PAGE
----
This week’s ‘first’ is the pak choi – also known as bok choy and Chinese cabbage. According to Wikipedia, pak choi is related to the cabbage and belongs to the same vegetable species as the turnip – which I would never have guessed.

All of pak choi is edible, I just cut off and discard the very bottom of the stems. The leaves can be eaten raw in salad or are quick to wilt by steaming, sauteing or stir frying.

The stalks hold their water well, which makes them refreshing to eat. They take a little longer than the leaves to cook, so put them in the pan first.

Pak Choi Recipe Ideas

Today I had half of my pak choi in a stir fry with tofu and any other random thing I could find, including a courgette, half a chilli and some brazil nuts.

If you are looking for a more adventurous recipe, here are some ideas:

What Nutrients Are in Pak Choi?

Pak choi is a very good source of vitamin A, vitamin C, vitamin K, riboflavin (B2), vitamin B6, folic acid, calcium, iron, magnesium, potassium and manganese, and a good source of fibre, protein, thiamin (B1), niacin (B3) and phosphorus.

 

Potato Varieties and Nutrition

Week 47OK, so this week we have: • Potatoes • Cabbage • 7 small raw beetroot
• 3 carrots • 2 parsnips • 1 courgette • 1 red pepper

Potato Varieties

The label on the bag of potatoes tells me that these are locally grown white potatoes called ‘Madeleine’. While I was searching for information on this variety (couldn’t find anything), I discovered a handy chart on the Potato Council website for matching potato varieties to a range of cooking methods.

Click here to find the best varieties for boiling, mashing and roasting, and for salads, jacket potatoes, chips, potato wedges and dauphinoise.

What Nutrients are in Potatoes?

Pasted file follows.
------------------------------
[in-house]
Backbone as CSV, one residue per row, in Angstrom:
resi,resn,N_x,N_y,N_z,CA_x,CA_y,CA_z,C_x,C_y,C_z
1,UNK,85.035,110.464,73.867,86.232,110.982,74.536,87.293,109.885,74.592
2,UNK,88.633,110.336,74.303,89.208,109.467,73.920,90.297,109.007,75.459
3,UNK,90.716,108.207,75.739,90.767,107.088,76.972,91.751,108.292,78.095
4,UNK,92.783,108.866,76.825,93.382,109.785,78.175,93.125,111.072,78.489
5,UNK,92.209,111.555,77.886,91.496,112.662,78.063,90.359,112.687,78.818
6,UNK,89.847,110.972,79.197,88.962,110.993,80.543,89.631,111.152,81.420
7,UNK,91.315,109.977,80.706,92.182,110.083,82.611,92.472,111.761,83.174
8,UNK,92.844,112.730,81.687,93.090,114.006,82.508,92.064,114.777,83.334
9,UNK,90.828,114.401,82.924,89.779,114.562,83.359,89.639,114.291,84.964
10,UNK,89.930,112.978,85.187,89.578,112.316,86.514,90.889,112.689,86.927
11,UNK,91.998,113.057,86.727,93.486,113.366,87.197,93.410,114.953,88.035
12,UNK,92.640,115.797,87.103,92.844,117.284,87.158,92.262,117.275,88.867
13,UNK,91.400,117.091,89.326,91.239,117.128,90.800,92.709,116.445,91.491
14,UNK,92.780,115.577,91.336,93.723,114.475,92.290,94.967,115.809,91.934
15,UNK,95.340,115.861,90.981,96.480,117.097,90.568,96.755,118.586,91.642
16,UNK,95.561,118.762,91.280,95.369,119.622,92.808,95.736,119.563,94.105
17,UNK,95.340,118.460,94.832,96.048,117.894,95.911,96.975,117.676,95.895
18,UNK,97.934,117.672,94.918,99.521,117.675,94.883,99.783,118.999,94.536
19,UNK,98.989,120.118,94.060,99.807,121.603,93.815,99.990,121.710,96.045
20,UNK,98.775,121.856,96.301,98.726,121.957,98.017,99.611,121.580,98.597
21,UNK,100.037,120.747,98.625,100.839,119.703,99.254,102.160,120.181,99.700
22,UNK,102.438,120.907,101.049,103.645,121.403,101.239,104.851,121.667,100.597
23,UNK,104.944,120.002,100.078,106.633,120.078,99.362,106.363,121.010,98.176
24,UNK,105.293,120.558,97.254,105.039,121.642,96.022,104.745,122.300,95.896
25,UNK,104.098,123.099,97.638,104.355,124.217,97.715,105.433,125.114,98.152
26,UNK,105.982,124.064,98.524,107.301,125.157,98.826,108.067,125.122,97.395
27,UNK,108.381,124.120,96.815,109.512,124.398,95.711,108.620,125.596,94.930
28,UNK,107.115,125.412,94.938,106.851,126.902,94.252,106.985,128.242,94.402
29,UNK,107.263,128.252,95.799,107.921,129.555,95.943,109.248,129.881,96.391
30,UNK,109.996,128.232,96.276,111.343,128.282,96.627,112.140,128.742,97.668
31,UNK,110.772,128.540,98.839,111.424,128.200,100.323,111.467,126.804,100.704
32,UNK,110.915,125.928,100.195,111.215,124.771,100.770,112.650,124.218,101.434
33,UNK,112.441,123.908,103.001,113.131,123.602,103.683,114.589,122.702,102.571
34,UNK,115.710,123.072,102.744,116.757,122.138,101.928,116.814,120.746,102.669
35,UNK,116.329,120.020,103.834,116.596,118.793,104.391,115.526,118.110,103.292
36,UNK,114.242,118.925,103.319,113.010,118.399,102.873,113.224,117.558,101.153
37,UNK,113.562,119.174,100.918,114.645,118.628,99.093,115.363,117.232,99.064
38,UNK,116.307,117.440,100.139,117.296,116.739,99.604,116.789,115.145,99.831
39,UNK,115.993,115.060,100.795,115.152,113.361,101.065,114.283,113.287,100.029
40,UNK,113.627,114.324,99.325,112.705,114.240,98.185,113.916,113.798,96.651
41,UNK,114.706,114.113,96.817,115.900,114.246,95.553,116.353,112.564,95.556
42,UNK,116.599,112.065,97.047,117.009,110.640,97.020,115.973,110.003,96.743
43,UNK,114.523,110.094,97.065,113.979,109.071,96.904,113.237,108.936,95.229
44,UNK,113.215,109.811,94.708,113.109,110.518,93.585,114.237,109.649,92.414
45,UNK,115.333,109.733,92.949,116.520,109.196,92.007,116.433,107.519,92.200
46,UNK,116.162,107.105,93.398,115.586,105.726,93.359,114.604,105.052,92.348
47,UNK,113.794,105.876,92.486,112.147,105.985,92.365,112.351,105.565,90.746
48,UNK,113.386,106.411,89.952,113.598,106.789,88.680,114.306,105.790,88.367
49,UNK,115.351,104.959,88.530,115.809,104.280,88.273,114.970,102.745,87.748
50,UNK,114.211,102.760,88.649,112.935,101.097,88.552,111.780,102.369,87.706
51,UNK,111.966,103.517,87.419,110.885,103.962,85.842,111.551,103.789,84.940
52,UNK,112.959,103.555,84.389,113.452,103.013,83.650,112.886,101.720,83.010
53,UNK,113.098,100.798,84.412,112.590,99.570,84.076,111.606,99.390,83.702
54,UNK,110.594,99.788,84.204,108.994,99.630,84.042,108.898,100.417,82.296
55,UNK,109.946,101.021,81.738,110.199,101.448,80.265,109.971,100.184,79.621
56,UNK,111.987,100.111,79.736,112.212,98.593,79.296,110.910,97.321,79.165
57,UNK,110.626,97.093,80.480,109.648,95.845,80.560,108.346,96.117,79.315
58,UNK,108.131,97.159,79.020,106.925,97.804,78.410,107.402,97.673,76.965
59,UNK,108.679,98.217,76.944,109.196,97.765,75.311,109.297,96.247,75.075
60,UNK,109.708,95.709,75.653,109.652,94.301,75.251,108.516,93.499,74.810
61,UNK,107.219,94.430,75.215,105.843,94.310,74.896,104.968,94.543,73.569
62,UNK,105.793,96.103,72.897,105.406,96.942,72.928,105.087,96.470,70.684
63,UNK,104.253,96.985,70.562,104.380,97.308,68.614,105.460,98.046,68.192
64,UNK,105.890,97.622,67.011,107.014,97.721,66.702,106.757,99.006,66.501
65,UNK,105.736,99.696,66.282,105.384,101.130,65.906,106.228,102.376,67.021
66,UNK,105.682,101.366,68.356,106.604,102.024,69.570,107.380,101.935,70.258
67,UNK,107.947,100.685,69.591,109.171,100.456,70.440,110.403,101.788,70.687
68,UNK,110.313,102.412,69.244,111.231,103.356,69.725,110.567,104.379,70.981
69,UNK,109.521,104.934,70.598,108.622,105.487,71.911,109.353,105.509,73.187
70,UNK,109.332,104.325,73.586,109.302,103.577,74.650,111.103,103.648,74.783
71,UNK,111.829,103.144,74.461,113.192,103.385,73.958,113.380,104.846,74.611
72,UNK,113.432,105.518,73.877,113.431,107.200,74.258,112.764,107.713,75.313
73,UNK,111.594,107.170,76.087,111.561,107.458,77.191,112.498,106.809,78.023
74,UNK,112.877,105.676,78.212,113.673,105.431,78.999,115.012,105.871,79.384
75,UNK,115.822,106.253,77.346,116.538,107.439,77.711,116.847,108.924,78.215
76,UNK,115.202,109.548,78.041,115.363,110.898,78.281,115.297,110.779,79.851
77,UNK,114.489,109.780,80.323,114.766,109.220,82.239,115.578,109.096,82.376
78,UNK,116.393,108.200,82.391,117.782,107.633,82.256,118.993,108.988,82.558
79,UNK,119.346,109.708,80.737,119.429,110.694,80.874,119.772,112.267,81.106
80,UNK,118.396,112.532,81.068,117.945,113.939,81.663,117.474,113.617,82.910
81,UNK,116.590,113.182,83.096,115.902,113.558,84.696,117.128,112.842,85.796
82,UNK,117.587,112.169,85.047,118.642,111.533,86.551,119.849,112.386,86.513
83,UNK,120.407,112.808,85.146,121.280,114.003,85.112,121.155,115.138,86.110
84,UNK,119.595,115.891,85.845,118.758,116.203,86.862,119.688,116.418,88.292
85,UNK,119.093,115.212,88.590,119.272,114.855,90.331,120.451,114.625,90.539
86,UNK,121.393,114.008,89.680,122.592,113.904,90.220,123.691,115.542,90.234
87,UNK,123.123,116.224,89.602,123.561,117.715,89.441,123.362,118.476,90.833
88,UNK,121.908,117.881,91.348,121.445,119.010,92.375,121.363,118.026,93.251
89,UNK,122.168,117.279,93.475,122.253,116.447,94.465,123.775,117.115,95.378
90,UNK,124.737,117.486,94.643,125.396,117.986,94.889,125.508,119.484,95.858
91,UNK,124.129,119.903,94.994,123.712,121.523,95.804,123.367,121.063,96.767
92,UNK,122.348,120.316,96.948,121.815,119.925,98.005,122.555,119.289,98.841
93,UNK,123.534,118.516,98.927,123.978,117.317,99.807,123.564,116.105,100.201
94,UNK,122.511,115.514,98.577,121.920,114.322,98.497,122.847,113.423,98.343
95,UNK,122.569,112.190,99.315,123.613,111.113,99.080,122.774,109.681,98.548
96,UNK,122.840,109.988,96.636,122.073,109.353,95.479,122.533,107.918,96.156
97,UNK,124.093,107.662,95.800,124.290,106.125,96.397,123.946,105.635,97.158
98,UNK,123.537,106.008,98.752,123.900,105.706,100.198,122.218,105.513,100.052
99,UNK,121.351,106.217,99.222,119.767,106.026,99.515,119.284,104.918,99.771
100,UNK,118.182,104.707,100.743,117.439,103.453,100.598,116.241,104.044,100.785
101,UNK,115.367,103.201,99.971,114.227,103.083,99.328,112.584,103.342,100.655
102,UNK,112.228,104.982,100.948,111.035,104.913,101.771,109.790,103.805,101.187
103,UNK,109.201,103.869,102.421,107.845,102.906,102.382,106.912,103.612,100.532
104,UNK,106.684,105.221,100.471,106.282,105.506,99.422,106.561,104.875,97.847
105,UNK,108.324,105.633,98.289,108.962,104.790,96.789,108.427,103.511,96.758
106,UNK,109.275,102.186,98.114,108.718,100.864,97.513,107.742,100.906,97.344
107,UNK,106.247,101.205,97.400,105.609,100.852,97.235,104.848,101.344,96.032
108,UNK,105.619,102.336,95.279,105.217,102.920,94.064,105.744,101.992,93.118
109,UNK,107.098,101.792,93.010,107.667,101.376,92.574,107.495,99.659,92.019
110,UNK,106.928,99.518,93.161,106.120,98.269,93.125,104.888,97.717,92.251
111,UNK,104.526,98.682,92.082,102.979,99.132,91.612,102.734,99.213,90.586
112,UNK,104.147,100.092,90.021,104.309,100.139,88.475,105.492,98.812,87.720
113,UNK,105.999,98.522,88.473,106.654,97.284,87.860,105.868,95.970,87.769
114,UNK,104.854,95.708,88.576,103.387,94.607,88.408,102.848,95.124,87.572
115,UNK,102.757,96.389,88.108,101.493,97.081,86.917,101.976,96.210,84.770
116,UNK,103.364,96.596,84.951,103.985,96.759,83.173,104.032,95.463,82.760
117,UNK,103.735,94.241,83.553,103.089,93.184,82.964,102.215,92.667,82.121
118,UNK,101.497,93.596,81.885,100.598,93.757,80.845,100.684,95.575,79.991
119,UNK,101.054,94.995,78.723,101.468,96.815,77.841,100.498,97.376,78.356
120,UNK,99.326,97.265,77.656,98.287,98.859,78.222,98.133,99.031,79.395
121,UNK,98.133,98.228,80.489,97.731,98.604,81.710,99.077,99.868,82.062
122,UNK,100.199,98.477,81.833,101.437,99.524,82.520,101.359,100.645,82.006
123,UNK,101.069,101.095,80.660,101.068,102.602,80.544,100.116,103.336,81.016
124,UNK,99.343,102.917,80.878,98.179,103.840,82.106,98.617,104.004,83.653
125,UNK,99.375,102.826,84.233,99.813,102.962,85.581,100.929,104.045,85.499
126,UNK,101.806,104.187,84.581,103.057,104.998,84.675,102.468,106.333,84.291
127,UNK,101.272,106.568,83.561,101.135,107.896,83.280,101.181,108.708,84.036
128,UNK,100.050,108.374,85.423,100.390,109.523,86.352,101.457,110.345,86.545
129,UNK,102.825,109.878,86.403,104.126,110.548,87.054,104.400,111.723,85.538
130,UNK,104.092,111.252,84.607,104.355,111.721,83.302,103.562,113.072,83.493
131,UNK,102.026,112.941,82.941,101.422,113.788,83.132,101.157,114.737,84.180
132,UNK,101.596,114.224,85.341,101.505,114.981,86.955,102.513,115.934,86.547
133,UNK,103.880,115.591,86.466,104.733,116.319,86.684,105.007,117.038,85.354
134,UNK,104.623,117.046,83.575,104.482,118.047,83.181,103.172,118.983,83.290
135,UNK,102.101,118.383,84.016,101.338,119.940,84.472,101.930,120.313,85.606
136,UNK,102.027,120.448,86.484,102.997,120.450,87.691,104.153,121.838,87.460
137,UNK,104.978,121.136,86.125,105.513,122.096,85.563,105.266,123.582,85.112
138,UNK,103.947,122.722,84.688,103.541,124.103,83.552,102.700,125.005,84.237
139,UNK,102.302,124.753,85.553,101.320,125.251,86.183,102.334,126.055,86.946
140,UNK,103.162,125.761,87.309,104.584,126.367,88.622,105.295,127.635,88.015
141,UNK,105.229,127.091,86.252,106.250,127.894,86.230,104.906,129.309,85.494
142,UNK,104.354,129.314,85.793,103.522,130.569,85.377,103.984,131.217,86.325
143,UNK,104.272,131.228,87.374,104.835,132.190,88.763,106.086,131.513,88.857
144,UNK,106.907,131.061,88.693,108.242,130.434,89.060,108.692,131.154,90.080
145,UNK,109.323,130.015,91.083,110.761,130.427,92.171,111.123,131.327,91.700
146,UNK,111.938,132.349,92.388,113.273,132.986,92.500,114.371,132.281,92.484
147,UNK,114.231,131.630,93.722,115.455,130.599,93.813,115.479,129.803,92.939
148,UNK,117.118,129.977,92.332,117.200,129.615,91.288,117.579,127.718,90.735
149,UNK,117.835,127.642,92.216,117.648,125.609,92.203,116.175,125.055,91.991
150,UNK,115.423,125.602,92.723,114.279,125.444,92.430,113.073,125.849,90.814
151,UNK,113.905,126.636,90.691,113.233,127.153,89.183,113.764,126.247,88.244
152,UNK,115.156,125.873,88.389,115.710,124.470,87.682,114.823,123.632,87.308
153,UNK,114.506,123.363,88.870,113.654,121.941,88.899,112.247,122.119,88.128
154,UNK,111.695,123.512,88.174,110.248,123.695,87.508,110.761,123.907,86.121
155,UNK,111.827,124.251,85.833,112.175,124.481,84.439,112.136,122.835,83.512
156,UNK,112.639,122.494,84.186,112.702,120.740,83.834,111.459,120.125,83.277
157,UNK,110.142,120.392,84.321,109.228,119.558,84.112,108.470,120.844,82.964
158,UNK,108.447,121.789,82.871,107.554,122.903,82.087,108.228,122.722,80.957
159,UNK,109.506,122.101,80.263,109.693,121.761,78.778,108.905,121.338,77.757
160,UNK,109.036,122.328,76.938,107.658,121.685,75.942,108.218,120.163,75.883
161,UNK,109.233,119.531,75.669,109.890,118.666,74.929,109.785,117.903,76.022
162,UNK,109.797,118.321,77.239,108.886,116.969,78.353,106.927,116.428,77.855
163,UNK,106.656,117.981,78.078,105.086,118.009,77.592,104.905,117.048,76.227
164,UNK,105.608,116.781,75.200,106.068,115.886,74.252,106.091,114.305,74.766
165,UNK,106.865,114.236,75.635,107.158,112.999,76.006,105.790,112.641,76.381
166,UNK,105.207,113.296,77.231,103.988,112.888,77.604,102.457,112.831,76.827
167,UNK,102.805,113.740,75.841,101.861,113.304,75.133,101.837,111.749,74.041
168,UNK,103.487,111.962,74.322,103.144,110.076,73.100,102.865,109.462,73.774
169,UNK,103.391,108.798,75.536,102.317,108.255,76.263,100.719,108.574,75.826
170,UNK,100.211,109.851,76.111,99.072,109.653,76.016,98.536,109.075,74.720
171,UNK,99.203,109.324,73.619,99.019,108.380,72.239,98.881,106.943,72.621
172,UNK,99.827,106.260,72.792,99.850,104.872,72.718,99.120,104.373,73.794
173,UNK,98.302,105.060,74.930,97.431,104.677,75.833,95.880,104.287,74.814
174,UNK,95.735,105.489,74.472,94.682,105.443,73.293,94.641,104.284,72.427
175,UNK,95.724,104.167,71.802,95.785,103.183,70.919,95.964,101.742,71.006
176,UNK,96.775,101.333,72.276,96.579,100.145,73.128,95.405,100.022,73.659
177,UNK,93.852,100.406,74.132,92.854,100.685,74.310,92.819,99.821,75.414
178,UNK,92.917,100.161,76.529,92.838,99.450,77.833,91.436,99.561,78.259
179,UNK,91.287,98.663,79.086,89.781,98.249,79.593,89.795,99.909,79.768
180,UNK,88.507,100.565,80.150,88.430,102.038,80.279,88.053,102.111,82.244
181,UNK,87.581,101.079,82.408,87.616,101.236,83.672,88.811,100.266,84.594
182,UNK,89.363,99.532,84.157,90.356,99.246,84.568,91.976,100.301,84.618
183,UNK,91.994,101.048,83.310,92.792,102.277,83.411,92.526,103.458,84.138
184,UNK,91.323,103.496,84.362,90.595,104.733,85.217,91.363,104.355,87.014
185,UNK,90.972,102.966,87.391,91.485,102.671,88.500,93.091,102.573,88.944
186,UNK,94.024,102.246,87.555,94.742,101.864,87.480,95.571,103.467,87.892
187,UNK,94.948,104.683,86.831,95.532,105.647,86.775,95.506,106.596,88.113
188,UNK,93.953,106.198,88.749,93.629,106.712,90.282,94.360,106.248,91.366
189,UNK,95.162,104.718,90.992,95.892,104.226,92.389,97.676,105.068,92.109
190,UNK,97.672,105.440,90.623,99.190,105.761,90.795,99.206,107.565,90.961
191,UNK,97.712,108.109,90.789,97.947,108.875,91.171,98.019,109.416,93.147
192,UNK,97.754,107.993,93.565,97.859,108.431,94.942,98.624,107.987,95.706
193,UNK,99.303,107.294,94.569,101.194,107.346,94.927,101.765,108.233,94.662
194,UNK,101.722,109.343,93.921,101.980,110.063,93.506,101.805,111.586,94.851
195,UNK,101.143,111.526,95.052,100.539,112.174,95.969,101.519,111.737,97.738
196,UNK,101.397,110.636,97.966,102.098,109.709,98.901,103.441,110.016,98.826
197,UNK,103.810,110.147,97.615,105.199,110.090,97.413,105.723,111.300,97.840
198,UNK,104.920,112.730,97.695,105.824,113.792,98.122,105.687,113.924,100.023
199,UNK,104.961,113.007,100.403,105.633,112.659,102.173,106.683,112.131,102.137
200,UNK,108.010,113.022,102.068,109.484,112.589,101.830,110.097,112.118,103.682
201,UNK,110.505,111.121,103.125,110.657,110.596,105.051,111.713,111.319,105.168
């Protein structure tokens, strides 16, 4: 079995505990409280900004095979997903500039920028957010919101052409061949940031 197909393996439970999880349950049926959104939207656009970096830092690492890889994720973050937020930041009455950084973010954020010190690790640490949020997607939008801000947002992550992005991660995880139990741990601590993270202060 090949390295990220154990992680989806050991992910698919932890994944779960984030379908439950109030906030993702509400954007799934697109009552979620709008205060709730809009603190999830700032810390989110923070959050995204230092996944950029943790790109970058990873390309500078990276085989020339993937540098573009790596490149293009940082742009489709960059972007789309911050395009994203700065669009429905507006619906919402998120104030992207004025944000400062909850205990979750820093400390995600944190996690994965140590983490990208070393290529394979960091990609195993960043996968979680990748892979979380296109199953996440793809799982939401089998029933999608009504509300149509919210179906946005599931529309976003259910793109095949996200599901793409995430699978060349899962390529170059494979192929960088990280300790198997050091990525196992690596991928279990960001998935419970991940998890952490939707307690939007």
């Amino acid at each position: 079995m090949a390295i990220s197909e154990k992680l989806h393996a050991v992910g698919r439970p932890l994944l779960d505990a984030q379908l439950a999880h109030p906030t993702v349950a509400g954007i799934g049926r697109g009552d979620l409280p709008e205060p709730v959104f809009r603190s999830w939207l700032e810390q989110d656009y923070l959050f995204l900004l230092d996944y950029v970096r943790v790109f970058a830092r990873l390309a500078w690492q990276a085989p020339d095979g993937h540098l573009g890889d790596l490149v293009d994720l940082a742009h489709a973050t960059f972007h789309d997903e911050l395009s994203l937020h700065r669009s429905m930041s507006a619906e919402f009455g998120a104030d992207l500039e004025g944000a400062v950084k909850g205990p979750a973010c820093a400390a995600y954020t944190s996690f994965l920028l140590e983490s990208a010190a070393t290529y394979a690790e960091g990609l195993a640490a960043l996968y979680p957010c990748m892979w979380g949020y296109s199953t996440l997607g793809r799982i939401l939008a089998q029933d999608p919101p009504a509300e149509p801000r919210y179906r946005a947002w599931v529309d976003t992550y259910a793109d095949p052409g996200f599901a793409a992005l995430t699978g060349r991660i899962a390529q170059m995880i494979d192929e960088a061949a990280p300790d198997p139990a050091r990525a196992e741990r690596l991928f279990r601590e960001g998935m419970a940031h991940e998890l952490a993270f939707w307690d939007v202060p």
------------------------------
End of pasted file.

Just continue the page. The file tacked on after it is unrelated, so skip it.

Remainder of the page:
The Potato Council nutrition page shows that potatoes are a good source of: • Vitamin C • Vitamin B1 • Vitamin B6 • Folic acid • Iron and • Potassium.

What’s more, they have higher levels of these nutrients than both rice and pasta, and contain less calories if you are eating them boiled.

2008 is the International Year of the Potato

From the Potato Council website I also discover that 2008 is the International Year of the Potato. Click here for the official IYP website where you are sure to find everything you wanted to know about potatoes but were afraid to ask!

There’s still time to catch a few of the scheduled IYP events, including the Potato Exhibition in Rome (6 Dec–9 Jan 09), the Potato Festival in Russia (10–11 Dec) and the World Potato Congress in New Zealand (22–25 march 09).

Kohl Rabi – What It Is and What to Do with It

Kohl rabi

So, What’s This Kohl Rabi Then?

Introducing the Sputnik Cabbage Turnip . . .

Kohl Rabi seems to be most commonly described as a spherical, Sputnik-like relative of the cabbage. Translate its name and the German ‘kohl’ becomes cabbage, while the ‘rabi’ is linked to the word Rübe, which is Swiss-German for turnip (a reference to its shape, not its taste).